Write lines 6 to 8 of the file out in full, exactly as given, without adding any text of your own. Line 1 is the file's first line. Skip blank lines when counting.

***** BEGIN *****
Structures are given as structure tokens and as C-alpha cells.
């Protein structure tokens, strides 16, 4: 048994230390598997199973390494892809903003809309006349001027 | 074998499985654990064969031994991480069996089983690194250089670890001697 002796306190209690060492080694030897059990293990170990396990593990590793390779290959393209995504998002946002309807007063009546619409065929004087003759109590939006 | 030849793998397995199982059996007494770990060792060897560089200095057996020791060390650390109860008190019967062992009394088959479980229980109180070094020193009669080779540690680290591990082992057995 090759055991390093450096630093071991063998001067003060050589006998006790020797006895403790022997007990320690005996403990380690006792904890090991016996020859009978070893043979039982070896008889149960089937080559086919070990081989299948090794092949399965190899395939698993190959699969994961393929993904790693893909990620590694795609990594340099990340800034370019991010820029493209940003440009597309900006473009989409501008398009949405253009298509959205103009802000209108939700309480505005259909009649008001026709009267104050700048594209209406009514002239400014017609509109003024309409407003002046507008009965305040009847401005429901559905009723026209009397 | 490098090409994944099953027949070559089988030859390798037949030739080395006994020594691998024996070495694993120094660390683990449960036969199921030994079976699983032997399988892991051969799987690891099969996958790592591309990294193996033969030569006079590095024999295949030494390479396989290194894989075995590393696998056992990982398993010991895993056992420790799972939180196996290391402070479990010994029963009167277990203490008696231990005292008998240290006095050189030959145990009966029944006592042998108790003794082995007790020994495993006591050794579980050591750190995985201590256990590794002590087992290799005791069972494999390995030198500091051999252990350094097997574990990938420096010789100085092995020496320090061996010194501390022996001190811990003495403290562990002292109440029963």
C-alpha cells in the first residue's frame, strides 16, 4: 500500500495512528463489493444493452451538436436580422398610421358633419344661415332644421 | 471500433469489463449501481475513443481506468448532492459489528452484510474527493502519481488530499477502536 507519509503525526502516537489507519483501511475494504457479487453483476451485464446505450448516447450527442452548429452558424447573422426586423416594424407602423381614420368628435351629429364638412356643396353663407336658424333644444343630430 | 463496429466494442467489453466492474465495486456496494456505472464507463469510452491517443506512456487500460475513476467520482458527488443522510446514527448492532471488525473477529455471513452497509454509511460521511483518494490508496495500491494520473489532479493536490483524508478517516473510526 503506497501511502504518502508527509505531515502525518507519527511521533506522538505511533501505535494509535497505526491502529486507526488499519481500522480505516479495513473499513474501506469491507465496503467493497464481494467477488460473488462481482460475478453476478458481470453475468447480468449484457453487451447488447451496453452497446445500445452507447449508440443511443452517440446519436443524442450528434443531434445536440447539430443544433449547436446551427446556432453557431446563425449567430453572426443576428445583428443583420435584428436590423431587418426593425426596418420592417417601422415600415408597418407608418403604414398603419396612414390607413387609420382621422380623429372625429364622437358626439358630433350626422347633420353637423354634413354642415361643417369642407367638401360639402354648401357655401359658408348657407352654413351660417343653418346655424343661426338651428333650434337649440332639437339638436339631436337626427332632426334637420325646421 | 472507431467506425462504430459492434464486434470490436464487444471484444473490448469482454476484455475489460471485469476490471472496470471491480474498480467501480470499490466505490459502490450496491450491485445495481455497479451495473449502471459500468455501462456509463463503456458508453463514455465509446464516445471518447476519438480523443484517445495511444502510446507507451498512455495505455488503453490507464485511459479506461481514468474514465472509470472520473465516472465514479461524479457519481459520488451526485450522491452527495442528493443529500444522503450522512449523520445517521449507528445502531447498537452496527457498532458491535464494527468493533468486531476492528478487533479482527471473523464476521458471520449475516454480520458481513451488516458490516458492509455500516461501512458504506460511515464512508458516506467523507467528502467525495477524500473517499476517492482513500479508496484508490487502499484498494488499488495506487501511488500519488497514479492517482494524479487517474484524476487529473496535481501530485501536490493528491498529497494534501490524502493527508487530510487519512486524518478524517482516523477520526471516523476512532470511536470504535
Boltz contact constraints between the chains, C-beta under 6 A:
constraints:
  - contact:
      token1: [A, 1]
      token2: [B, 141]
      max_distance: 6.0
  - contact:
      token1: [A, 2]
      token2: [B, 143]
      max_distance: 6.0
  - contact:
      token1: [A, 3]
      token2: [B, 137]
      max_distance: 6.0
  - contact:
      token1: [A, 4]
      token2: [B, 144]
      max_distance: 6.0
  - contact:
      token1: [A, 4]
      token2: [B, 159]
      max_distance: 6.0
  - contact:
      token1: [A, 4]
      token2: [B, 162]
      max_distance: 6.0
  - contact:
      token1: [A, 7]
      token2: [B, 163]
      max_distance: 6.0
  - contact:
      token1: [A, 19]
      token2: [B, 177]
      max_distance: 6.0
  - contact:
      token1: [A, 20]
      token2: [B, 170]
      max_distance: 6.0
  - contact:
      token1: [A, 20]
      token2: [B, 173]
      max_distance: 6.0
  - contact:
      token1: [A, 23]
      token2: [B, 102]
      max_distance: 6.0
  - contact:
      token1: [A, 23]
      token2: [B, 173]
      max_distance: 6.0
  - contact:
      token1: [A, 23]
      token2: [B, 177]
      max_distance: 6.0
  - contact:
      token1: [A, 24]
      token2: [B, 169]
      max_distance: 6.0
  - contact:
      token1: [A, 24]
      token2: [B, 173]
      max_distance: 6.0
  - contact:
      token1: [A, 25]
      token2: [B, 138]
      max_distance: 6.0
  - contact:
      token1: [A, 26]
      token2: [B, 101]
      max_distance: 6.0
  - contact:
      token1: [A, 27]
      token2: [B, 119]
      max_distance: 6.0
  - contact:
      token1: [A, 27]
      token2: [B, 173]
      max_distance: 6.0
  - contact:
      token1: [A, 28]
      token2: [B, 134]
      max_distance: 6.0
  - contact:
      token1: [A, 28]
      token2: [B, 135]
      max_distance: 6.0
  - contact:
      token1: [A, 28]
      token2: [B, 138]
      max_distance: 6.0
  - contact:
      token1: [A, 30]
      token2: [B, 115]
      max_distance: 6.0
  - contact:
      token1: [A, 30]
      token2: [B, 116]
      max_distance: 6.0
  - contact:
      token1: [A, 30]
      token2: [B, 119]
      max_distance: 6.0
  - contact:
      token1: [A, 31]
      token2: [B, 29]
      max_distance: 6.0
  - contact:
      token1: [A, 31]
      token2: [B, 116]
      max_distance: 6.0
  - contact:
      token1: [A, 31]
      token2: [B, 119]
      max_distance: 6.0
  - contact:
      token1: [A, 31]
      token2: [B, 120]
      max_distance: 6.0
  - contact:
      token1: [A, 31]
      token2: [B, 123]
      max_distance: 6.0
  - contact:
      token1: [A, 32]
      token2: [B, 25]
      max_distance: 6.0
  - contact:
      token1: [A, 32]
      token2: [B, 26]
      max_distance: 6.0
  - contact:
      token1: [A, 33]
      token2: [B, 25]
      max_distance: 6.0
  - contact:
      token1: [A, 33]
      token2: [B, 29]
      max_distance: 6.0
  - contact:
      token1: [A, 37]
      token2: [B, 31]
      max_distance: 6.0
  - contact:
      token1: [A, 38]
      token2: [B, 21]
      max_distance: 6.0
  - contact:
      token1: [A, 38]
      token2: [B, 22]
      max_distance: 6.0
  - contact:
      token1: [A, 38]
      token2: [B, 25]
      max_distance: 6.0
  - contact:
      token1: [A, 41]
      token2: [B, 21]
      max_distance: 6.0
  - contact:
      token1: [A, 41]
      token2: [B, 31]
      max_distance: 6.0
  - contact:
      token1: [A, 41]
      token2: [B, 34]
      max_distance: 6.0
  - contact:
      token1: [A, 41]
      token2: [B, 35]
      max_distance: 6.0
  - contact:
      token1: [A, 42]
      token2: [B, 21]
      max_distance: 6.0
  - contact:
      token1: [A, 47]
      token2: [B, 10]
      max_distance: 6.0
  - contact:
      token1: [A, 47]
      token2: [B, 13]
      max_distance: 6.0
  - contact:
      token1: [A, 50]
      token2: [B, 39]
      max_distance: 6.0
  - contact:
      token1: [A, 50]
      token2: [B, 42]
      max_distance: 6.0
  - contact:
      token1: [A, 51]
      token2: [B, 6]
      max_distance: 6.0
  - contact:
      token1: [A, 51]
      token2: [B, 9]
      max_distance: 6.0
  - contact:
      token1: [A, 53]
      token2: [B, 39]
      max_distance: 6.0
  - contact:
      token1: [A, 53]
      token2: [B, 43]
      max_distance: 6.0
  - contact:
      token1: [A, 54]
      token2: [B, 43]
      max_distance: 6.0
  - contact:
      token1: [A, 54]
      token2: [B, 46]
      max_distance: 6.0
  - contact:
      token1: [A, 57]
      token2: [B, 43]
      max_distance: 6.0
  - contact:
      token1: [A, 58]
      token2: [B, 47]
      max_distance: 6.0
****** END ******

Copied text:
  - contact:
      token1: [A, 1]
      token2: [B, 141]